Beach Report

Beach Report

LOS ANGELES -- Los Angeles County had the worst overall beach water quality last year in California, according to the 19th annual "Beach Report Card" released by Heal the Bay.

Only 70 percent of beach sites in the county earned A or B grades -- a state-low total for the fourth year and nearly even with last year's 71 percent tally, according to the environmental group.

Fifteen beaches in Los Angeles County received year-round F grades, with a half-dozen of those ranking on the organization's annual "Beach Bummer" list of the most polluted sites in the state.

The report lists those beaches as:

-- Avalon Harbor Beach on Catalina Island;

-- Cabrillo Beach harborside;

-- Pismo Beach Pier in San Luis Obispo County;

-- Colorado Lagoon;

-- Santa Monica Municipal Pier;

-- City of Long Beach at LA River outlet;

-- Poche Beach in Orange County;

-- Surfrider Beach at Malibu Creek;

-- Campbell Cove State Park Beach in Sonoma County; and

-- Doheny Beach at San Juan Creek in Orange County.

Statewide, 262 of 307 locations -- 85 percent of the beaches -- received A and B grades during dry weather, with just 32 of the beaches monitored statewide receiving D or F grades last summer, according to Heal the Bay.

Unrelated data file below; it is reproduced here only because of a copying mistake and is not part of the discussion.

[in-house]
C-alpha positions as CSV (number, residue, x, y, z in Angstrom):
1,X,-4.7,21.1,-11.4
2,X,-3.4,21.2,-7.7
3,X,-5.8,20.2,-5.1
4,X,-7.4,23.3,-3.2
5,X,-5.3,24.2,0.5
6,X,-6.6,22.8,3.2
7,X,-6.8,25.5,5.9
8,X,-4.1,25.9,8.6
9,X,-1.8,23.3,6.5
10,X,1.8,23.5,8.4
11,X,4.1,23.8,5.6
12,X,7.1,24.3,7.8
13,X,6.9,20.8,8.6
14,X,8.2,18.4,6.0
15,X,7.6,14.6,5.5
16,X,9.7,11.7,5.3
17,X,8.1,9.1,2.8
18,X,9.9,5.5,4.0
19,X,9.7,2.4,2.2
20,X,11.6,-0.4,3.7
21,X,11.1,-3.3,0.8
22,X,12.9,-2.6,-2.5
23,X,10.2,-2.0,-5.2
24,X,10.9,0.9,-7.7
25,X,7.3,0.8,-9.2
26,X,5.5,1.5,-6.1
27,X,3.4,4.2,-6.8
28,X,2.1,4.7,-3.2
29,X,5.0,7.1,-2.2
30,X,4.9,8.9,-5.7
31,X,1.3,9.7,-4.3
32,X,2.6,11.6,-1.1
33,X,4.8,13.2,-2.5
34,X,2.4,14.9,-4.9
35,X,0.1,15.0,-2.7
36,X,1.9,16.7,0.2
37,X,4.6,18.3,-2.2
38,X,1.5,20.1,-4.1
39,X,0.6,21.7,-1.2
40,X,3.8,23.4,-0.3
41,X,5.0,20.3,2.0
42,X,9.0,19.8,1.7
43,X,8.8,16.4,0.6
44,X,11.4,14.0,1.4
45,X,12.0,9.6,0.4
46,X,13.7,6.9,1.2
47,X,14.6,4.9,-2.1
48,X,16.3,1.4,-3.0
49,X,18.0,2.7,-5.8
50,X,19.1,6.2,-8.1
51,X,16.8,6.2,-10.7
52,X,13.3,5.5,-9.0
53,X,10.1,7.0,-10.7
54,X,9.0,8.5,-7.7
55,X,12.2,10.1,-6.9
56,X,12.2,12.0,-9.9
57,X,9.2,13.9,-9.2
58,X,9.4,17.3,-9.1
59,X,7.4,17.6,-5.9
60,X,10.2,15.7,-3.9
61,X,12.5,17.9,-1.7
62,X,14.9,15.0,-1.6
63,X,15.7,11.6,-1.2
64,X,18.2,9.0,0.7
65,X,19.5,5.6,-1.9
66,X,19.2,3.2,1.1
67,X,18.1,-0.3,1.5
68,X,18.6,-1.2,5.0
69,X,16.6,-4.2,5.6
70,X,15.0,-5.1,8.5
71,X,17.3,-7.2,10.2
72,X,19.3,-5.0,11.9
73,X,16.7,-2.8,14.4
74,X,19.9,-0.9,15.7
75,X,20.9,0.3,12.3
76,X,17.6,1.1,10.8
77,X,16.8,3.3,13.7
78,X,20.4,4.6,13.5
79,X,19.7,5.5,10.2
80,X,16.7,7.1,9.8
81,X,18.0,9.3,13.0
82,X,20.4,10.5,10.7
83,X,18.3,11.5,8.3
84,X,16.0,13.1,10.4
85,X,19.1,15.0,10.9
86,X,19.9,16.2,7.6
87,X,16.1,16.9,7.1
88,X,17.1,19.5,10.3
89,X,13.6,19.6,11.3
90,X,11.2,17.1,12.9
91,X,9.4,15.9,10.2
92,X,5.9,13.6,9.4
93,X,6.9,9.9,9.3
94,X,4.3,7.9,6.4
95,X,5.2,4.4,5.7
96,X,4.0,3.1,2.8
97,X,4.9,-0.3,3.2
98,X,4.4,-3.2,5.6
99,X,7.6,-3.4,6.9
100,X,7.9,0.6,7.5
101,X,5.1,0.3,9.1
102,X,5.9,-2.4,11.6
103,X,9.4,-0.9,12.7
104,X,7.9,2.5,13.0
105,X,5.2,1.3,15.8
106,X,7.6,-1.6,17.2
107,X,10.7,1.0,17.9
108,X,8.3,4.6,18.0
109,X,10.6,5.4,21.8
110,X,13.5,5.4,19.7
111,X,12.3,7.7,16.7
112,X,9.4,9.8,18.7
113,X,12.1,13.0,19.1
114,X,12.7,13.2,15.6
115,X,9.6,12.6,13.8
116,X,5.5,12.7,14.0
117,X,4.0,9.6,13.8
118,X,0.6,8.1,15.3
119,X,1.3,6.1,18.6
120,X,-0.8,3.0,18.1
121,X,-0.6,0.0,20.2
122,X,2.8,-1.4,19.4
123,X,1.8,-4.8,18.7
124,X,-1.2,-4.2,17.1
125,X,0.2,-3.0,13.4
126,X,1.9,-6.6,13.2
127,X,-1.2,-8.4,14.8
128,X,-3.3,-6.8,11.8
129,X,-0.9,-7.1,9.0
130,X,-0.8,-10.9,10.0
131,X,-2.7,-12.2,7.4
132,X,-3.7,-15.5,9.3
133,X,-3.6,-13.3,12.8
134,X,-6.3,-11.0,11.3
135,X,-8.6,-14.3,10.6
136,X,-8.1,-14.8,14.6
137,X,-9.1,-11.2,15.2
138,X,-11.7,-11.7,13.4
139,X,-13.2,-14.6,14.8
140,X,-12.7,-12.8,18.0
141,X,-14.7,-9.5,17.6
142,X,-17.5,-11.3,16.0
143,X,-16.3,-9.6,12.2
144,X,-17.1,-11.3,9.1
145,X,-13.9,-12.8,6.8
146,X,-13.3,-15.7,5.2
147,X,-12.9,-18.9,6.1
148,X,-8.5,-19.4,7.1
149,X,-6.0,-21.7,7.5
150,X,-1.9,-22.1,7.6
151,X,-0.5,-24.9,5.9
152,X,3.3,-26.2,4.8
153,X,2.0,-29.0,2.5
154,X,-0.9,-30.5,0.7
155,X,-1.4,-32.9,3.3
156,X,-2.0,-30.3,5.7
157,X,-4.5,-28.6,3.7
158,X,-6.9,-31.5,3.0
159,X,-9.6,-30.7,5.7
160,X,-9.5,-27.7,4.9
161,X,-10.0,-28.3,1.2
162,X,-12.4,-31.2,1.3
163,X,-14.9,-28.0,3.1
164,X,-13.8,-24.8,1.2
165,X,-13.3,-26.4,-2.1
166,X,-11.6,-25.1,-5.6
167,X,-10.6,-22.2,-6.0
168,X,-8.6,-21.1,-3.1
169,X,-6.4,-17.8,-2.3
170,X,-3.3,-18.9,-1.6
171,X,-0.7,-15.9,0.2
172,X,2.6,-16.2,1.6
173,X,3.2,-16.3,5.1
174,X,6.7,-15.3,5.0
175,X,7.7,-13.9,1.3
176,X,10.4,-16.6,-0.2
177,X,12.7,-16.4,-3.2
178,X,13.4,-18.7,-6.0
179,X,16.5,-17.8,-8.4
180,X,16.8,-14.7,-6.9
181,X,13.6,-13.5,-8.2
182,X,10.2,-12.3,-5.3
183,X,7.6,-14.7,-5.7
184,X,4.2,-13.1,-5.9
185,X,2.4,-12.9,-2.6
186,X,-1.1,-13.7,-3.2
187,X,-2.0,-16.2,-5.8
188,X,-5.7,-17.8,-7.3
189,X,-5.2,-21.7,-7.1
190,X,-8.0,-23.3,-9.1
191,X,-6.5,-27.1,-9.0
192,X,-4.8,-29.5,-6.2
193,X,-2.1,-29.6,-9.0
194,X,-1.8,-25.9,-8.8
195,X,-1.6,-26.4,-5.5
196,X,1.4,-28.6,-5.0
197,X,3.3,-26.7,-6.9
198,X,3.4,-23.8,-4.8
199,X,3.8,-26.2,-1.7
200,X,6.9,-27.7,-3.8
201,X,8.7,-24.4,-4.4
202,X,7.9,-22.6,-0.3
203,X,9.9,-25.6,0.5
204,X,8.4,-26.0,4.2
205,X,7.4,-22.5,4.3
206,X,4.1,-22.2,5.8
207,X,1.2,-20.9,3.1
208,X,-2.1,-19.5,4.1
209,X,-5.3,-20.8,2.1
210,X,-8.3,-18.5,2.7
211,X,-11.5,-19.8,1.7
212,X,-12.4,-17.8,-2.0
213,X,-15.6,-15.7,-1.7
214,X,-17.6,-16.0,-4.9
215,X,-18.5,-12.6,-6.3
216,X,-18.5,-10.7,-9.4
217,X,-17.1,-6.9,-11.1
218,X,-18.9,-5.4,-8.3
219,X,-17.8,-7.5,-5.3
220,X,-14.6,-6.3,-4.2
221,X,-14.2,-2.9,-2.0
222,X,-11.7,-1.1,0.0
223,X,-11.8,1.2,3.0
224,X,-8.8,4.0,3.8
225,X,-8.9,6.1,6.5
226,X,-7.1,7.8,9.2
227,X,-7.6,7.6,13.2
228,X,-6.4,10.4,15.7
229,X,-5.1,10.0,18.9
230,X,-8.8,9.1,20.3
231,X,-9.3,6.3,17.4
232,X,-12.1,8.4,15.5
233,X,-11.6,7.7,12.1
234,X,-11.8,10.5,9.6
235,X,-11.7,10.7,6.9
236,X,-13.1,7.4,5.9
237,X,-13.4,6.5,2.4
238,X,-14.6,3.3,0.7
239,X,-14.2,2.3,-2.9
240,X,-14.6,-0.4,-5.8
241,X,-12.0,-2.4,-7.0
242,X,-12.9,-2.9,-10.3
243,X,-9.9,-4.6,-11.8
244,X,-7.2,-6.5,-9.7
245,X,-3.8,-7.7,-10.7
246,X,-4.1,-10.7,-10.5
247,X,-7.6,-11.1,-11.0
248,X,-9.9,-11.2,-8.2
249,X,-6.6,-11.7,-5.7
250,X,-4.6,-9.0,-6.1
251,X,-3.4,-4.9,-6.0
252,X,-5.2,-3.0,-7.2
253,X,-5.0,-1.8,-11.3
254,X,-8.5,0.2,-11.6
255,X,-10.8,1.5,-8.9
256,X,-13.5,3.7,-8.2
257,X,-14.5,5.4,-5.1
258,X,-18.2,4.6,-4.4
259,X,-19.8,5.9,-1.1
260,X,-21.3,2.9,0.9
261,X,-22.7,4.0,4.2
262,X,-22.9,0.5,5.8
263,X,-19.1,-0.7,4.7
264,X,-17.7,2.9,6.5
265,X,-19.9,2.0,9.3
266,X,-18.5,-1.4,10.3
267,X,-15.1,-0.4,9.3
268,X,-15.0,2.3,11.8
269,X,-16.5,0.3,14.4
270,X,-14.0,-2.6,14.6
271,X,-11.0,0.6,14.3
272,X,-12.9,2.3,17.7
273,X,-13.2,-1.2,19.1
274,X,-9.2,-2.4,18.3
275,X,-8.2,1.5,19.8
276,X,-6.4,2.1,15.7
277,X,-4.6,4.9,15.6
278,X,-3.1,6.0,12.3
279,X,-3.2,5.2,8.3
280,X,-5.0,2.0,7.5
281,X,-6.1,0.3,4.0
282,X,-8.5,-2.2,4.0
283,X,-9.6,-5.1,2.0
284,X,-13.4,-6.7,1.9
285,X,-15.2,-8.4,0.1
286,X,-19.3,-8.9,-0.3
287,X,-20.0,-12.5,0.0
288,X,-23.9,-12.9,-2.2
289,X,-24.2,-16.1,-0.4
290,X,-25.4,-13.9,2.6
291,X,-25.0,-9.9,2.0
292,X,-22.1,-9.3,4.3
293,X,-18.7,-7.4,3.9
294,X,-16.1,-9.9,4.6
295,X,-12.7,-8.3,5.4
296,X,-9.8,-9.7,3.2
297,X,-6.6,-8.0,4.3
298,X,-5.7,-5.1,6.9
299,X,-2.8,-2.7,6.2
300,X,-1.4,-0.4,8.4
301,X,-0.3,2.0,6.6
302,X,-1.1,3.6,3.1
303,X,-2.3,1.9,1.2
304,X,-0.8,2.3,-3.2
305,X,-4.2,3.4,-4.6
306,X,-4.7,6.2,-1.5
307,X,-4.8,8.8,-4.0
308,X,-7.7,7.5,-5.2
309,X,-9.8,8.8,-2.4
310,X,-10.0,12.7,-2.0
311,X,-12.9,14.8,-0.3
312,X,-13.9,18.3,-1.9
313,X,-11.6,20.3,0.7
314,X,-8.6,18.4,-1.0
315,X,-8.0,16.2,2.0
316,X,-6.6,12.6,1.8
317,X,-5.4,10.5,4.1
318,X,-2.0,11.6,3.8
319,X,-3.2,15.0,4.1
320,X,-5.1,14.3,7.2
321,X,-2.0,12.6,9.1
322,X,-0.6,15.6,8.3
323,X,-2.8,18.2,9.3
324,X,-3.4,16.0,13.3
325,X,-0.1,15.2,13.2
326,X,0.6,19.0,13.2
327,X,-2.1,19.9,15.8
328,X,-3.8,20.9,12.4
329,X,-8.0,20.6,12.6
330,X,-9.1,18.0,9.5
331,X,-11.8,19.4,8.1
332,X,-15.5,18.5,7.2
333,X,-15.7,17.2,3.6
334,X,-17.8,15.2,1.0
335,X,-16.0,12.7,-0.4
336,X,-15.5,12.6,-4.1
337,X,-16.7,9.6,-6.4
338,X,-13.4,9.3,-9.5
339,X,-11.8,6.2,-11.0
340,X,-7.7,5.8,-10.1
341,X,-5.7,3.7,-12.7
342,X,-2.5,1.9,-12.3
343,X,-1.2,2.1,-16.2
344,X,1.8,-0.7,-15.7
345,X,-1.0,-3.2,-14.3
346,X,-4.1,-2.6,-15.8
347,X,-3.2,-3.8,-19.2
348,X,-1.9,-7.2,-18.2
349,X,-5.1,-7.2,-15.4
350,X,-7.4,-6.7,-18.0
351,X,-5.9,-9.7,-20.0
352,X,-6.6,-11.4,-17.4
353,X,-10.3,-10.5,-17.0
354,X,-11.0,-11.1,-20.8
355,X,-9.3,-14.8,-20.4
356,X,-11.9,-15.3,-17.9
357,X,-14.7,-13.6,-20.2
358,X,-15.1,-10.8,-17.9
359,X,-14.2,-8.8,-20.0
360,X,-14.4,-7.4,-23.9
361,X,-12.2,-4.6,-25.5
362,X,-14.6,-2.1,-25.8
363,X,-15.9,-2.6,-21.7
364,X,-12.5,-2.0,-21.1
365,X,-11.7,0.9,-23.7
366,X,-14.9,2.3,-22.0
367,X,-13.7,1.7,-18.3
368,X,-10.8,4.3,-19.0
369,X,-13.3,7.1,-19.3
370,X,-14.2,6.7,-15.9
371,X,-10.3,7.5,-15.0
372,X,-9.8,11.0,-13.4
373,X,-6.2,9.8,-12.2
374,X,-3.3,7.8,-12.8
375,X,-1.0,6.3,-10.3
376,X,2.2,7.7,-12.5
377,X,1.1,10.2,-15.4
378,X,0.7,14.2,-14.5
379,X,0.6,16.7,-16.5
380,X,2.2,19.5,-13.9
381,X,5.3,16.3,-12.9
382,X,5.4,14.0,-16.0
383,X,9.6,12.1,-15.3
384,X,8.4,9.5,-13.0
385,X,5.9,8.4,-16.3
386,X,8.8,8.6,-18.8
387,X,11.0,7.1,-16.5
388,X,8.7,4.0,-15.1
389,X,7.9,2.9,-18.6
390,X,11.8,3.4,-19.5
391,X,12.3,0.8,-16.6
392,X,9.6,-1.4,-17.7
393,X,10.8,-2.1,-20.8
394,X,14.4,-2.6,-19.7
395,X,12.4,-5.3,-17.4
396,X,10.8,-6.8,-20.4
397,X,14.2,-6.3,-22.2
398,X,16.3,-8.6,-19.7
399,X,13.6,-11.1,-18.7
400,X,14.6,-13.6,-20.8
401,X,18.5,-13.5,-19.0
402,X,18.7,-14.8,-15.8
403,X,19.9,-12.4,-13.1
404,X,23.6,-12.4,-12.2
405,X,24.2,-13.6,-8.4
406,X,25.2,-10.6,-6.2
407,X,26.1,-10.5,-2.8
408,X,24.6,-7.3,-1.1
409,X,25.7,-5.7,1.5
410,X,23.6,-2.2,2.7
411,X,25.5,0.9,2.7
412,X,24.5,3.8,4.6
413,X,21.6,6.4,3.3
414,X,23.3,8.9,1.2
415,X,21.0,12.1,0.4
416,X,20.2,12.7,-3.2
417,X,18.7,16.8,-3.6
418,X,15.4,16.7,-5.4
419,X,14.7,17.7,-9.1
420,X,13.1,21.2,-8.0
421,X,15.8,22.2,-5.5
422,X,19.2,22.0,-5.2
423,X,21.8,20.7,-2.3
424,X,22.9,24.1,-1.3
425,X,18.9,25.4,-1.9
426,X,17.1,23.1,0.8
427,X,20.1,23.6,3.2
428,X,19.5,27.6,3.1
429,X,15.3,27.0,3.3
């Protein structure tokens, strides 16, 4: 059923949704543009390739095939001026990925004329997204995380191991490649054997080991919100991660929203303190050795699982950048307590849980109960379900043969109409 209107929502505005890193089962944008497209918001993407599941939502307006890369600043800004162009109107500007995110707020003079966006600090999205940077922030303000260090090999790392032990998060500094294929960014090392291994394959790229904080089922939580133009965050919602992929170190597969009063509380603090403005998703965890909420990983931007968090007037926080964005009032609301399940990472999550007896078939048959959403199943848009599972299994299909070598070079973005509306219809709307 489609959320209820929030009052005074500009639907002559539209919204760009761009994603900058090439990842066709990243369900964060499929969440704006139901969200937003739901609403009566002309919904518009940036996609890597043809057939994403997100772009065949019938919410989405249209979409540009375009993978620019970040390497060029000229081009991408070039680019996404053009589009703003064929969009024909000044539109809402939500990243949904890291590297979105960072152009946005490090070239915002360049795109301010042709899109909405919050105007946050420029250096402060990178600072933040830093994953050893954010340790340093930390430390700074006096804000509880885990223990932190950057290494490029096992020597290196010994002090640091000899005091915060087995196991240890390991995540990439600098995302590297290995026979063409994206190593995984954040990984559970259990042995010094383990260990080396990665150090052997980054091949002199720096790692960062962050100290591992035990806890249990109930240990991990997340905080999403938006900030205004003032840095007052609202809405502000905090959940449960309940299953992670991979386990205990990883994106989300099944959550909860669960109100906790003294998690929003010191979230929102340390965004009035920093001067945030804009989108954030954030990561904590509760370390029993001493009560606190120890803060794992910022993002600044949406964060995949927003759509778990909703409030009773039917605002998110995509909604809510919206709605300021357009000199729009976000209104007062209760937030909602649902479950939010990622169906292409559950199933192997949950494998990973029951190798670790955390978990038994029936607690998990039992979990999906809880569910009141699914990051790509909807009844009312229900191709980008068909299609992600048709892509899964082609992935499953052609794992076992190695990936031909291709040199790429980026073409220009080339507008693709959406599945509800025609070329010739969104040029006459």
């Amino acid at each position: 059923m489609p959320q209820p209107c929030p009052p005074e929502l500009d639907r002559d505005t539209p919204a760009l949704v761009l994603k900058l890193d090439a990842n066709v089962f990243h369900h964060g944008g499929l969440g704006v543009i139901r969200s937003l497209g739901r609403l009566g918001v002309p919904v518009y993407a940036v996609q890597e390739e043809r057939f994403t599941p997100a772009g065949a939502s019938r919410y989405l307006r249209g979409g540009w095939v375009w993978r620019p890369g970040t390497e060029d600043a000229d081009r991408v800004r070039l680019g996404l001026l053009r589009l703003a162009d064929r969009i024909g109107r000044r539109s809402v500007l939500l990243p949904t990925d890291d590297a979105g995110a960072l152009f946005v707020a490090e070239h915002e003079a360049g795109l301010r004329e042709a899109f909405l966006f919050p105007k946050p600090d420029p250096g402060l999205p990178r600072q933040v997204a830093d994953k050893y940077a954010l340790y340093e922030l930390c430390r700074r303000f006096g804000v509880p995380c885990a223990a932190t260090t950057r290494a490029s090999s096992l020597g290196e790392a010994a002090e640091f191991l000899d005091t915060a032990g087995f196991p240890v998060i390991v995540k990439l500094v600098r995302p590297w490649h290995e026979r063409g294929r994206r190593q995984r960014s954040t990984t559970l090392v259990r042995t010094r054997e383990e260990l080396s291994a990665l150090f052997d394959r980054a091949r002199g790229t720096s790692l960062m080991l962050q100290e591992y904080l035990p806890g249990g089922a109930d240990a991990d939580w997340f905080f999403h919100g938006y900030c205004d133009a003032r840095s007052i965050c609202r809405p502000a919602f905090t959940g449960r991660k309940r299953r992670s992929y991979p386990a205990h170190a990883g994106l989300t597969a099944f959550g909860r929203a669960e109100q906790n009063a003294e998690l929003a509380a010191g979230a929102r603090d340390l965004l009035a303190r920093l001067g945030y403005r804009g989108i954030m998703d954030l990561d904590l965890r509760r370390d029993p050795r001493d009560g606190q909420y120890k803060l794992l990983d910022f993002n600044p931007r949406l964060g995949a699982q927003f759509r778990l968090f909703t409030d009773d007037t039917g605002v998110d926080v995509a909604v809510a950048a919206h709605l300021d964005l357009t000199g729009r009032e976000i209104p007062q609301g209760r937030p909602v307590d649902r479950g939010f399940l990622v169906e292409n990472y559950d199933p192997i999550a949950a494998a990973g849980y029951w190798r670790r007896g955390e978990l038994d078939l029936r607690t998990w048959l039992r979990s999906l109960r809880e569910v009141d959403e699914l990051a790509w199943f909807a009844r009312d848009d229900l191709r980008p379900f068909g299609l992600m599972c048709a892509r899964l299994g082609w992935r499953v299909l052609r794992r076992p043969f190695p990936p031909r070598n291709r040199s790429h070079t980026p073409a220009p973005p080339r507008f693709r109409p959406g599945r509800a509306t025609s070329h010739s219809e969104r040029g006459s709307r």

Overall, Orange County beaches recorded water quality grades that were well above the state average, according to the group. Some 97 percent of 103 monitoring locations got an A or B during the summer, as well as 93 percent for year-round dry weather.

Heal the Bay officials said one of the reasons Los Angeles County lags in water quality is that its monitoring agencies collect samples directly in front of flowing storm drains and creeks, where polluted runoff often pools.

But many of Los Angeles County's most polluted beaches, including Avalon Harbor, Cabrillo Beach and several sites in Long Beach, do not sit near storm drains, according to the group.

The group noted that Long Beach's water quality overall is poor because it sits at the terminus of the Los Angeles River, but that it showed its best water quality in the past three years.

For the first time, Heal the Bay also handed out perfect "A+" grades, with 79 beaches never exceeding bacterial standards. In Los Angeles County, A+ sites included Will Rogers State Beach on Pacific Coast Highway, Dockweiler State Beach at the Imperial Highway drain, Manhattan State Beach at 40th Street and Portuguese Bend Cove in Rancho Palos Verdes.

Eighty-six percent of Santa Monica Bay beaches -- from Leo Carrillo to Palos Verdes -- got A or B grades during the high-traffic summer beach-going season, down slightly from last year but up dramatically from annual overages over the past six years, according to the report.

The report card on coastal water quality is based on daily and weekly samples taken from sites along the state's coastline.

Read the entire report on healthebay.org